Conversely, many CEOs see what the best companies do and assume their company should do that, not recognizing the difference in stage between them. These companies invest in robust analytics and testing solutions before they have enough data to use them, hire full-time people managers too early who need to justify their existence by hiring big teams, invest in too much process that inhibits growth, and have a team of too many strategists and too few doers. Their burn rates are high, and their growth rates are low, and they typically need to raise huge rounds to continue operating. The best way to prevent companies from doing this is to have them recognize the stage they’re in and hire people appropriate for that stage. A too late stage of hire in an early company will cause massive distraction, culture shock, and an increased burn rate. These CEOs need to let the problems of their business guide them to scale up in stage, not emulate other companies at later stages. It isn’t about where you want to be, but where you are today that should judge how you run the company.

Currently listening to Hallucinogen by Kelela.

How to Build a Marketing Team at a Consumer Technology Company

I receive many questions about how to build marketing at technology organizations. New entrepreneurs hear terms like growth, user acquisition, and positioning, and don’t know where to start. This should be a handy guide on how marketing looks for a healthy technology organization and why. To start, I’ll re-iterate the definition and explanation of the definition of marketing from my The Incredible Unbundling of Marketing post to understand how we cover everything that is traditionally considered a marketing activity.

Marketing is the activity, set of institutions, and processes for creating, communicating, delivering, and exchanging offerings that have value for customers, clients, partners, and society at large.
Source.

Since that’s a mouthful, marketers tend to shorthand with a series of P’s (four to seven depending on who you ask). For products, those are product (the creating part of the definition), price (the exchanging part of the definition), promotion (the communicating part of the definition), place (the delivering part of the definition), positioning (the value part of the definition), people (the people who do the activity), and packaging (another part of the communicating piece of the definition). For services, those are product, price, promotion, place, people, process, and physical evidence.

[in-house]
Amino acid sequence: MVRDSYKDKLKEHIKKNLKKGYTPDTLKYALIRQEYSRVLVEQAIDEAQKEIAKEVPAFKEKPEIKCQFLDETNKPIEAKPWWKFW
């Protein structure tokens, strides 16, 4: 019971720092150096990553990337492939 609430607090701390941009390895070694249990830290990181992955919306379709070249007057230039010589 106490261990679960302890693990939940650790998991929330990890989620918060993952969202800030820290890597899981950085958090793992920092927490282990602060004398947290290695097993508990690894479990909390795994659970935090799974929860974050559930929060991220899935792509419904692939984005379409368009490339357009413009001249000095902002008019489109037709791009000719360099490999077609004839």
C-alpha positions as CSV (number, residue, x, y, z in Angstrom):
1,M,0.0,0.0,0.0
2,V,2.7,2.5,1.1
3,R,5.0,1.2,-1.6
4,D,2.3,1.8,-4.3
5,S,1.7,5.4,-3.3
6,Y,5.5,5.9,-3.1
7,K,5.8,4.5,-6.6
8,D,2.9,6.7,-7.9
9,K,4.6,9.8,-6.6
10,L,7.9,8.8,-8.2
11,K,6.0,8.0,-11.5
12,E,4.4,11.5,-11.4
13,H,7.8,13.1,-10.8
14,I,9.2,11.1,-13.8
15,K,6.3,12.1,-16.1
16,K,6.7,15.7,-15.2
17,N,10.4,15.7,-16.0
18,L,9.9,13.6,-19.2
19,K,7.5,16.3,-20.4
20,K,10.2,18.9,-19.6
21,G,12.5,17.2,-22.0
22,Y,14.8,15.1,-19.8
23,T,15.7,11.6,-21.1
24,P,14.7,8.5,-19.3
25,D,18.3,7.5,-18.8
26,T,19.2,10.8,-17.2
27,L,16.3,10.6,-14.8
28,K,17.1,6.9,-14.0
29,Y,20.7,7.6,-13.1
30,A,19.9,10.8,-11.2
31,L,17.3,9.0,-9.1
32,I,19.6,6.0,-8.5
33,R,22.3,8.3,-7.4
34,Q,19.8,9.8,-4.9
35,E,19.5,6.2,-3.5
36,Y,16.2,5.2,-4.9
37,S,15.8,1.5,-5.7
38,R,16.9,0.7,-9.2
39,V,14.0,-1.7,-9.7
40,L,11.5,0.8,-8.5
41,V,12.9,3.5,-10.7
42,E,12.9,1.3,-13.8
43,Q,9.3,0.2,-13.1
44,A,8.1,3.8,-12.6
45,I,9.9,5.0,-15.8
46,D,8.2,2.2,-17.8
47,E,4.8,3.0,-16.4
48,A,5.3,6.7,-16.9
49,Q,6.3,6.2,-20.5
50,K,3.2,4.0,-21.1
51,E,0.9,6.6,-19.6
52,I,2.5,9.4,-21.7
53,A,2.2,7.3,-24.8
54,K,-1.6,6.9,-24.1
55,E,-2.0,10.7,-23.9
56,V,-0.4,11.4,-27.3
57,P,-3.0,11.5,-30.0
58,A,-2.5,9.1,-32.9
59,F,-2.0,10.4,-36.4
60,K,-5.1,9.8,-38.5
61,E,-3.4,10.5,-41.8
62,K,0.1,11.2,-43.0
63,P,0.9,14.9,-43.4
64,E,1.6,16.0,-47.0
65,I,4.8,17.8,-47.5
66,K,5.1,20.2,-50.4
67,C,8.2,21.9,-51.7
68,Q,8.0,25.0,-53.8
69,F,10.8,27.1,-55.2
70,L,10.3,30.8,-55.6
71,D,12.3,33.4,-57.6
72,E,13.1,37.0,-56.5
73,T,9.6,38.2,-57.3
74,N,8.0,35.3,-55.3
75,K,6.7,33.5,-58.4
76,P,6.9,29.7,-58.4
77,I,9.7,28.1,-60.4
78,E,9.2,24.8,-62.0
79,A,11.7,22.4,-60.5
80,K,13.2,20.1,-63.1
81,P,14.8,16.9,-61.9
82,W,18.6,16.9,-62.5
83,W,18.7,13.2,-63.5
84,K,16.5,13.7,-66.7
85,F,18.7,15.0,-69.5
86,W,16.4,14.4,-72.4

At technology companies, the product piece is typically carved out as a separate team, and various approaches exist for carving up the rest of the P’s. The most typical is to have a CMO in charge of marketing, and two VP’s that split two types of marketing that tend to require different skills (change that to VP’s and directors if you like).

Brand Marketing
Brand marketing typically includes the strategic and soft skills of marketing. These include the positioning, the target market, packaging, and physical evidence. Positioning primarily transitions to what the brand represents for its target, which is why the group is traditionally called Brand Marketing. They also tend to include the promotional elements that are less quantifiable: PR, content, social, community management, events, campaign building, etc. To be successful in positioning and identifying target markets, market research tends to be in this group.

Growth Marketing
Also known as performance, internet, digital, or online marketing due to its heavy reliance on those areas (sometimes also acquisition and retention marketing), growth marketing typically includes price, process and the parts of promotion that are quantifiable. These include SEO, email marketing, loyalty programs, landing pages, paid acquisition in almost all forms (not just online), referral programs, direct mail, and analytics about marketing and product performance.

How does Growth Marketing work with Brand Marketing?